Many not-for-profit clinics now reassess their business strategies as a result of the Affordable Care Act (ACA) and the expansion of Medicaid, Kaiser Health News reported.
As a result, these clinics, which unlike federally qualified health centers do not receive federal funding, usually treat and bill patients merely on their ability to pay (or not), and often rely on private donations. They may soon accept Medicaid, particularly those in the 26 states that have decided to expand Medicaid eligibility guidelines under the ACA.
Those patients newly enrolled in Medicaid have more choices--they can choose a primary care physician, for example. The clinics apparently feel the need to continue to woo those patients.
"These changes have caused some real disruption in the free clinic sector trying to anticipate what it means for patients who continue to need our services, and how we can sustain ourselves," Marty Hiller of Echo, a consulting firm that works with free clinics, told KHN. "It's been a tremendous upheaval."
Many clinics pursue Medicaid business as a result.
"We used to say...'wouldn't it be great if we no longer had uninsured and we could close our doors and go out of business,'" Michelle Goldman, chief executive officer at the Eastern Panhandle Care Clinic in Ranson, West Virginia, which expanded its Medicaid eligibility. "But the truth is we like the work we do and enjoy helping this population and believe we still have a lot to offer them."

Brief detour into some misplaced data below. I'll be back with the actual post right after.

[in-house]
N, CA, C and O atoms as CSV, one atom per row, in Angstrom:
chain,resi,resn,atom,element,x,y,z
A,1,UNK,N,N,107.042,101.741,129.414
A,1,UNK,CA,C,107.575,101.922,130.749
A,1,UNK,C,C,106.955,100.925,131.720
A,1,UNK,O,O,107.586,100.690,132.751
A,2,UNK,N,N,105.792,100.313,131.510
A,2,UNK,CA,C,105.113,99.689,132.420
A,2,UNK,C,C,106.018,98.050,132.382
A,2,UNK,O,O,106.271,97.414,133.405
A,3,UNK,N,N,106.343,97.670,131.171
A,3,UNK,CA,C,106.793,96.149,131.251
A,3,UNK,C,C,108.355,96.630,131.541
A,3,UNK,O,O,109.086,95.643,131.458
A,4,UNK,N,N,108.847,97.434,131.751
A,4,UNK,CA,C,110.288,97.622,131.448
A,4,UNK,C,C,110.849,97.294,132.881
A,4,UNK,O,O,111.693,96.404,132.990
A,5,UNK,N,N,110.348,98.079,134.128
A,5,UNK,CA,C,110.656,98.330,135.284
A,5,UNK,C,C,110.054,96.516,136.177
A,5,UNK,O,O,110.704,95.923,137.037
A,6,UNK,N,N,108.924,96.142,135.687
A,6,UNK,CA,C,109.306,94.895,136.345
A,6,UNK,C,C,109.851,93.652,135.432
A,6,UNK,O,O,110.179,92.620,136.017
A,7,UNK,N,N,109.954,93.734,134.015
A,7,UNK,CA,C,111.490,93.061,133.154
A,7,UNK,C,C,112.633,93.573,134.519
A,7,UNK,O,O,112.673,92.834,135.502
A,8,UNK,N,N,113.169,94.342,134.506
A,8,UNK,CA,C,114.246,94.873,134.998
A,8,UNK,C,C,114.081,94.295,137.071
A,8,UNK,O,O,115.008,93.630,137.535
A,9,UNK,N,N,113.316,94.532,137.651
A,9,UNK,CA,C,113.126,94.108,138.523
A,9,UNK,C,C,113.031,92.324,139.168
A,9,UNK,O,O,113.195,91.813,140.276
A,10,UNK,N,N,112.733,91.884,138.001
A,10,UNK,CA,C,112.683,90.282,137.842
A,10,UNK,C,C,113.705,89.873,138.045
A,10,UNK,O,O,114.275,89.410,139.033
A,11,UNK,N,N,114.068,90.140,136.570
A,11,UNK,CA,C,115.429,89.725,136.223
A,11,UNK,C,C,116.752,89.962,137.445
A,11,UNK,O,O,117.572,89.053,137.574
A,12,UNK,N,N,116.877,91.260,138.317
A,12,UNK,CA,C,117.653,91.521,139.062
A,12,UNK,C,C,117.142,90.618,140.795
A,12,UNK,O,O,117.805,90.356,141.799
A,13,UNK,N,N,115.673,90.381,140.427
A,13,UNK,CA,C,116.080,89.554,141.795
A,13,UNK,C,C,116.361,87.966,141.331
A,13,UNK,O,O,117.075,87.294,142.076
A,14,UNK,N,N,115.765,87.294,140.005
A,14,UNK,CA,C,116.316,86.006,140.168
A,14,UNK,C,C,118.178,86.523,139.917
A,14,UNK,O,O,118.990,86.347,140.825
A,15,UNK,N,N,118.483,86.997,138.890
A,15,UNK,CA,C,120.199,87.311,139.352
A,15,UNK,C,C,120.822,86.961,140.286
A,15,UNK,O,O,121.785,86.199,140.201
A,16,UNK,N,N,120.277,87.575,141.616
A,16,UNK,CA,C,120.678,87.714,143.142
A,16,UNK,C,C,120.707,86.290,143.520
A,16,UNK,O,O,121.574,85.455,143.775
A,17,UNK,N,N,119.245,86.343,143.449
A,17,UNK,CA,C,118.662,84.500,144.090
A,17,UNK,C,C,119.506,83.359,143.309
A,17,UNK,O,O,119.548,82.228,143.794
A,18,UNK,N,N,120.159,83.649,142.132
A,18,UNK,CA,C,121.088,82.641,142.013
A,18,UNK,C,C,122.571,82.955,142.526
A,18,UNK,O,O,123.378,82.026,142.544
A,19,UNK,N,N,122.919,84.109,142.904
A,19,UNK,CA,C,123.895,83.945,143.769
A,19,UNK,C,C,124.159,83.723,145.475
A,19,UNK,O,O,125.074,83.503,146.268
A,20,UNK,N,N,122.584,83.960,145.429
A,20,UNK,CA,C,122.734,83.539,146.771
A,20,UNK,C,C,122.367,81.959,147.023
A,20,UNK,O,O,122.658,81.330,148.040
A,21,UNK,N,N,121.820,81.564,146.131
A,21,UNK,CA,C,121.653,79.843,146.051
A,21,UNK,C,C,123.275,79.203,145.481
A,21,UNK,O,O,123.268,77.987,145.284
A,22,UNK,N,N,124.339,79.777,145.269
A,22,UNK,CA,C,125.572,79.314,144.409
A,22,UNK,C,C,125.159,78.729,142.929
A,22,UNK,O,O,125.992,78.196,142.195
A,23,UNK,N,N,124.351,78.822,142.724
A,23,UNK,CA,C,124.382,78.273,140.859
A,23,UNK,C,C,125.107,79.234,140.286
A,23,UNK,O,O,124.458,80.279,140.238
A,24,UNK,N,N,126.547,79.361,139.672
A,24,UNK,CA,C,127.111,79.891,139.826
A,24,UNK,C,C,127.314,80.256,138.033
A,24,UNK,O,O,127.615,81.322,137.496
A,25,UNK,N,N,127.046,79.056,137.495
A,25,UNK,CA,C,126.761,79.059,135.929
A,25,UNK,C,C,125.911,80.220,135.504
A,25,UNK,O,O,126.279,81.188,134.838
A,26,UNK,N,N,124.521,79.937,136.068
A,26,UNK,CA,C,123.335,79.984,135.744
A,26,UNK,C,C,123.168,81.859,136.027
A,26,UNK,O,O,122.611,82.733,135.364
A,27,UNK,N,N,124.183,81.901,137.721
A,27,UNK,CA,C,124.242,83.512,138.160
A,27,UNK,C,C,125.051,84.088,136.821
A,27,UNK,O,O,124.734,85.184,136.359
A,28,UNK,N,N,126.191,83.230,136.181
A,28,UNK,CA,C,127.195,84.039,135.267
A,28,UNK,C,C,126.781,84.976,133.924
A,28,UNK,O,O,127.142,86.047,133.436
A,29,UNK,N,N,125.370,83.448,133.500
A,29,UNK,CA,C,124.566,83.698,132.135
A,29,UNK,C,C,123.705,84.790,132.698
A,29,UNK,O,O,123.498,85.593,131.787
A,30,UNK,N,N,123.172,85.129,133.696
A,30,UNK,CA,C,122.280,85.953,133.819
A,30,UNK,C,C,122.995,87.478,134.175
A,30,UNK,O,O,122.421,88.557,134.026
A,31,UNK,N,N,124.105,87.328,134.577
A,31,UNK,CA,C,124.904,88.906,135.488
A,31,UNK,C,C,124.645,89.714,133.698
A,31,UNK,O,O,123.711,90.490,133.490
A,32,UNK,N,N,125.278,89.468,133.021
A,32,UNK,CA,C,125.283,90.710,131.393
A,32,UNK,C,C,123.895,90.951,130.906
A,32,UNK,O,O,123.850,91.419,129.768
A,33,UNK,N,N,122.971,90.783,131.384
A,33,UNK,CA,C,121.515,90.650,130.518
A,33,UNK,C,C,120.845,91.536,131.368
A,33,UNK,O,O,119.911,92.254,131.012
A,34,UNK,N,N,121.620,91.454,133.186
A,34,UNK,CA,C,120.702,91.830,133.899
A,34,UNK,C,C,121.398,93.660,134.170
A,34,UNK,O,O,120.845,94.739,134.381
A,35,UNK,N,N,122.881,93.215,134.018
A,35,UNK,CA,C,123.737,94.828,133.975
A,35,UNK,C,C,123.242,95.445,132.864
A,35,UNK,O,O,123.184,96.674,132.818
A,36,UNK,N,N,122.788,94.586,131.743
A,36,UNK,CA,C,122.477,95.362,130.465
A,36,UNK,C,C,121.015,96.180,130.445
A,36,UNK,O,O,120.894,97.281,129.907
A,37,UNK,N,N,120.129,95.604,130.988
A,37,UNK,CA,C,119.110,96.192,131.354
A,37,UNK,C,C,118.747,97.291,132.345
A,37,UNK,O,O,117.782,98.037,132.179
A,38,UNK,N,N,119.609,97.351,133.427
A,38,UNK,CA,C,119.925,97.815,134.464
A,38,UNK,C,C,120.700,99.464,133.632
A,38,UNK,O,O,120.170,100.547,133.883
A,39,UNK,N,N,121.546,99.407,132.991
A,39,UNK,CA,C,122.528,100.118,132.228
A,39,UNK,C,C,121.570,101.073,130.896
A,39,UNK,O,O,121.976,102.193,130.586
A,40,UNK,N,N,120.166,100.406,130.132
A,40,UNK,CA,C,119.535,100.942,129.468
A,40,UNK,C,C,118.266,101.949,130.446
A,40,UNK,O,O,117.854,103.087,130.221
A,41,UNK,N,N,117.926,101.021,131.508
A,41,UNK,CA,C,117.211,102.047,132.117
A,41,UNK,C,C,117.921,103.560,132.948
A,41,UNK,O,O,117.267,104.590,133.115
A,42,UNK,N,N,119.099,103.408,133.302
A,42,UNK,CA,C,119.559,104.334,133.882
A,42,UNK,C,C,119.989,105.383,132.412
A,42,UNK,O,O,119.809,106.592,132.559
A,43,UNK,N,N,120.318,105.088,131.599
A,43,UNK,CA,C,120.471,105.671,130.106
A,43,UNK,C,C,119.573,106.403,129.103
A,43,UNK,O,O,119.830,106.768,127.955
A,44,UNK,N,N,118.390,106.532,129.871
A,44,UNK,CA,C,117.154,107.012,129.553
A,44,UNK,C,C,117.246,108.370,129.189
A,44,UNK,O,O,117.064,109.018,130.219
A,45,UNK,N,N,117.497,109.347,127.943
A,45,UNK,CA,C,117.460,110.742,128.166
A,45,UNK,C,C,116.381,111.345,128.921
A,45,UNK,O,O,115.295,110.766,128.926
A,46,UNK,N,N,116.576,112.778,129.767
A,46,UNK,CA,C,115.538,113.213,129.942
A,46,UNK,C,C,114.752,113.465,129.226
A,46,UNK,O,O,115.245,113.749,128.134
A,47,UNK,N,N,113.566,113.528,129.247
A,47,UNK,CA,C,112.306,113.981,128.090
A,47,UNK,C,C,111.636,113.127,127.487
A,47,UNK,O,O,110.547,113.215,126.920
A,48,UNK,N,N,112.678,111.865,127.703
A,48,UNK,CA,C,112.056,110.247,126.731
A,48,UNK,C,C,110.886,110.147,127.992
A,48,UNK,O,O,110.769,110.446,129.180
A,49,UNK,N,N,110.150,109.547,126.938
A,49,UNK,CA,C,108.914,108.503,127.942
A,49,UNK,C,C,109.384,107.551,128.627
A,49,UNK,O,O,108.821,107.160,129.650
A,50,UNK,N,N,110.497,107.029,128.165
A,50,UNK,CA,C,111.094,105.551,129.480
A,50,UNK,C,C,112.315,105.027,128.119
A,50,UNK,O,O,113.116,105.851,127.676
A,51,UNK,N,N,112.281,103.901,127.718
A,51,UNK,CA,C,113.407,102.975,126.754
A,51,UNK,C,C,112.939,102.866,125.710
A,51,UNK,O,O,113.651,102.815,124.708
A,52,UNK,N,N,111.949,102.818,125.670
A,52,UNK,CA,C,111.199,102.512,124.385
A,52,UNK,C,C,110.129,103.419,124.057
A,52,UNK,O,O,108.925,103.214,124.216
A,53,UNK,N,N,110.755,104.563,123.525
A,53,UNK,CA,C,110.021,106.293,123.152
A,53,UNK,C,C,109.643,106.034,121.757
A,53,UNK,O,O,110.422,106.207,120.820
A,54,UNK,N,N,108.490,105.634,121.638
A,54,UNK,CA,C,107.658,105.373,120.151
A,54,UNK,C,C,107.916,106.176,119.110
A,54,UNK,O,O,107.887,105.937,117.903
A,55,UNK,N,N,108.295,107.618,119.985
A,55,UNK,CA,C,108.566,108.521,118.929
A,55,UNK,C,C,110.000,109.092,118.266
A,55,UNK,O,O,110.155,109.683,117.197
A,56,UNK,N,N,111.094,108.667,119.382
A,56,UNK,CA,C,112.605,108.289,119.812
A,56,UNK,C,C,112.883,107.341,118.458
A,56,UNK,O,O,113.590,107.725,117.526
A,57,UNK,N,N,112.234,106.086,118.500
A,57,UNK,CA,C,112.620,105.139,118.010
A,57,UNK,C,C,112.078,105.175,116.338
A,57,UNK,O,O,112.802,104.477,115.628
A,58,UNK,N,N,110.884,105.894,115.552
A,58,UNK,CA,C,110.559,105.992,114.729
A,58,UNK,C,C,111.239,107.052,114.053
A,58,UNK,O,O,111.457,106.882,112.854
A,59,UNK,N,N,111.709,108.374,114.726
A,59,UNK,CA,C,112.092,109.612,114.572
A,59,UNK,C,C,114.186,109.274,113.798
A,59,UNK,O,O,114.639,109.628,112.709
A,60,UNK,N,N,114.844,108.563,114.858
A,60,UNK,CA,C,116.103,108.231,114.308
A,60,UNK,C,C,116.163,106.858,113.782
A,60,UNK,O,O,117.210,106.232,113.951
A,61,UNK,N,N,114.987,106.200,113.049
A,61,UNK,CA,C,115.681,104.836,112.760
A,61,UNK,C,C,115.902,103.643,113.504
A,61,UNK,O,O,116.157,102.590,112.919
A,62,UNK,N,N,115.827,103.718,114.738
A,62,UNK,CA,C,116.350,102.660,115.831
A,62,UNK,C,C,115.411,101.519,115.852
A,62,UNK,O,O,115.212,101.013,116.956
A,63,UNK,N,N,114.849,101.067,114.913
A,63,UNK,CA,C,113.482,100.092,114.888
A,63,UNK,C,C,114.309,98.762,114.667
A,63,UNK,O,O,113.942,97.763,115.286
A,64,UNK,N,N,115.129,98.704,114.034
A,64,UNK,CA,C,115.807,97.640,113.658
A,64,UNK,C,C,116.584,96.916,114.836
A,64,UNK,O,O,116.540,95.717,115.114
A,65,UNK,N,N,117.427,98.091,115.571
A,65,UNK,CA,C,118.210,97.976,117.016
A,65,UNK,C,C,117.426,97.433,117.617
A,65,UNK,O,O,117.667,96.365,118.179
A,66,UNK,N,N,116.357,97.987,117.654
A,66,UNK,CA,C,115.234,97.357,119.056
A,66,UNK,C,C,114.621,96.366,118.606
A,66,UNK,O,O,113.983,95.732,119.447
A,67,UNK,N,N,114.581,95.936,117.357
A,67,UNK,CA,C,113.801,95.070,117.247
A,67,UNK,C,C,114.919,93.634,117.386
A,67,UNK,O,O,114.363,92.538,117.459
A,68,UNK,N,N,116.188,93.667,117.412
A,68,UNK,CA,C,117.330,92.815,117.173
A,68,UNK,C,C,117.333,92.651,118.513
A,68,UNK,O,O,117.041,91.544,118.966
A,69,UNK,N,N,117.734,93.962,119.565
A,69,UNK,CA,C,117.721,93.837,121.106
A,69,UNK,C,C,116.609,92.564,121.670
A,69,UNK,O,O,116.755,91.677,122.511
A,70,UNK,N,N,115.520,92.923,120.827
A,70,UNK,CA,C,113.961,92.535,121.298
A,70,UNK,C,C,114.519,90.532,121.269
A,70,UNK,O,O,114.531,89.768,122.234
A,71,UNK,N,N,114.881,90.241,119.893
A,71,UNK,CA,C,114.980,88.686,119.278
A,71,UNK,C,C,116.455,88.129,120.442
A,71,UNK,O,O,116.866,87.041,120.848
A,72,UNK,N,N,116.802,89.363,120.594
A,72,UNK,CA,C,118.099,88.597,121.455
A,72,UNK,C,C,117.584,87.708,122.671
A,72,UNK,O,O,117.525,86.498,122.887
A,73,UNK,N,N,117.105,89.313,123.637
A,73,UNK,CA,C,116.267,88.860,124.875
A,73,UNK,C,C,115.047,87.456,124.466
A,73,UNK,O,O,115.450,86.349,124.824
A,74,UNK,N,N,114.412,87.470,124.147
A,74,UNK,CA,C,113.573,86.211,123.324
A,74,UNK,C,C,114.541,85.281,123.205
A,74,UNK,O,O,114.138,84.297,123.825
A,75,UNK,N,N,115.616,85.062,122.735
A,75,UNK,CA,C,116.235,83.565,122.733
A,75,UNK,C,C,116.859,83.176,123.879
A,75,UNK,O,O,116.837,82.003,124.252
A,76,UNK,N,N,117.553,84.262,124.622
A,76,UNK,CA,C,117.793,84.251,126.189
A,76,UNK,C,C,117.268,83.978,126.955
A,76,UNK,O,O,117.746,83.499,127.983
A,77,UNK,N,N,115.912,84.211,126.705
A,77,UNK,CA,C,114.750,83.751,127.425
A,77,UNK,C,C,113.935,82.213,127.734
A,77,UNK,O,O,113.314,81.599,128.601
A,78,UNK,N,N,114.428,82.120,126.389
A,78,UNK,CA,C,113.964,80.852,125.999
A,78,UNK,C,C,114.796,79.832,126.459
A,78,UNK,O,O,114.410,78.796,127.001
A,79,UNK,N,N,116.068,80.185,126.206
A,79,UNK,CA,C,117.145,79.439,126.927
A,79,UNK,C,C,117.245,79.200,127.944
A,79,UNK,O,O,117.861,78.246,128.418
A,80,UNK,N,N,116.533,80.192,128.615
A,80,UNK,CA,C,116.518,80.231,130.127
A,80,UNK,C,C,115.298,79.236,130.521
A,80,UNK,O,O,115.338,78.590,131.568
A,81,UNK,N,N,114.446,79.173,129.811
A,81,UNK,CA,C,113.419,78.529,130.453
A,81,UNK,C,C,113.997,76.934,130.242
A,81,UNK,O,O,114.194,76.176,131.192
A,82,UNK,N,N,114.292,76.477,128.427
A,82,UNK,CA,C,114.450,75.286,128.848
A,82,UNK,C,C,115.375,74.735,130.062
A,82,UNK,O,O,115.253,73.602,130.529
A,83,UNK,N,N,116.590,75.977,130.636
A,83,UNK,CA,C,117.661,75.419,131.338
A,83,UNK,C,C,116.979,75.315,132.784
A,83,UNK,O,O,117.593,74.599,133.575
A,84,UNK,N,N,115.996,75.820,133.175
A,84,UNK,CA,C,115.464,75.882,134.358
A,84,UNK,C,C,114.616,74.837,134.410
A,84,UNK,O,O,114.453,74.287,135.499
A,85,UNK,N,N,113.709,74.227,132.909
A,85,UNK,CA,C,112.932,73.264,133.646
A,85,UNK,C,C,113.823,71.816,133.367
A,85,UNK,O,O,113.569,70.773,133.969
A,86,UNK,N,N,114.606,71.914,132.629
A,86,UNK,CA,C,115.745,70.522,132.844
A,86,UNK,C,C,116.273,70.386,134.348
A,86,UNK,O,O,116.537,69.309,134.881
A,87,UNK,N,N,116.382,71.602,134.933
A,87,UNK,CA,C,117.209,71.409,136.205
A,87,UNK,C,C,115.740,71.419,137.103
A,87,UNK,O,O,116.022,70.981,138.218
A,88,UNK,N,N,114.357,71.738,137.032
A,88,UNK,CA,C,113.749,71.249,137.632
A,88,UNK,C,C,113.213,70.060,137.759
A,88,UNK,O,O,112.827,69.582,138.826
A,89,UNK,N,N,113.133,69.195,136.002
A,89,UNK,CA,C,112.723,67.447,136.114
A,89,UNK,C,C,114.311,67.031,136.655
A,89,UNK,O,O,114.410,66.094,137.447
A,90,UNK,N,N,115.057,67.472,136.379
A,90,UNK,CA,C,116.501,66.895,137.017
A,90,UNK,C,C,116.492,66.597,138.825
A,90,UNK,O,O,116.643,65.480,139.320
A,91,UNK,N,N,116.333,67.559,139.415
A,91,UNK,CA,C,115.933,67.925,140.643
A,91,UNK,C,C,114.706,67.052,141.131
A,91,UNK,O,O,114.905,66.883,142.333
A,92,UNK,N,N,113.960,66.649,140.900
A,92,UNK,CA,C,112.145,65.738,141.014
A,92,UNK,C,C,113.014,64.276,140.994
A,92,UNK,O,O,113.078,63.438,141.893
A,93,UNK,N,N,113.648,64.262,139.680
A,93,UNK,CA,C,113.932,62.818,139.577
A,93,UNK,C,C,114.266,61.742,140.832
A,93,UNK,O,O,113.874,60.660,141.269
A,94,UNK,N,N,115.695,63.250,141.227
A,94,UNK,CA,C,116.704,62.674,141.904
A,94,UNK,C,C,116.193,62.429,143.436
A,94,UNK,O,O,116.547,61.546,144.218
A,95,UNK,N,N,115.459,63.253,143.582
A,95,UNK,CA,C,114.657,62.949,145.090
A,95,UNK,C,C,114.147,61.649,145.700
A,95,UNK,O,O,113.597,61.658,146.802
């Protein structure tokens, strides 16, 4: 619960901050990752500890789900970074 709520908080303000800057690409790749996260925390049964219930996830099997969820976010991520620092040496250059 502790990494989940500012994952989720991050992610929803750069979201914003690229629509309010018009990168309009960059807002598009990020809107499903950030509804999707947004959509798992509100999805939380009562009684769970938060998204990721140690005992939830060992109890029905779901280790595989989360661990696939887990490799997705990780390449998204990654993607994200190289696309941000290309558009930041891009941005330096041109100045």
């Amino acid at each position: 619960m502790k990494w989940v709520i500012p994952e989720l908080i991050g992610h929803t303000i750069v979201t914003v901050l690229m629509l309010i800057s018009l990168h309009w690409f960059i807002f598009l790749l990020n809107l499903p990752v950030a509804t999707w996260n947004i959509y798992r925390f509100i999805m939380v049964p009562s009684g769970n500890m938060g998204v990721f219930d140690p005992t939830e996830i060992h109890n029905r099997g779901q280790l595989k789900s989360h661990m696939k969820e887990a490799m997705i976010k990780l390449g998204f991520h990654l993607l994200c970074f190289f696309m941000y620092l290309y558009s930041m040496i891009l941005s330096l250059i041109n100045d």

In other states that have decided not to expand Medicaid, the options are decidedly more constricted. North Carolina's lawmakers have decided to review and dramatically change the payment structure of its Medicaid program, and may privatize parts of the program, the Associated Press reported. That is leaving some other providers concerned about the future. The Carolinas HealthCare System, for example, faces a shortfall of up to $500 million over the next decade.
"It's very difficult for people to appreciate the sort of triple whammy of poverty, ill health, relatively low education,'' Dennis Stuart, M.D., who practices at a clinic connected to Southeastern Regional Medical Center in Lumberton, North Carolina, told the Associated Press. "How do our friends in Raleigh hope for us to change that?''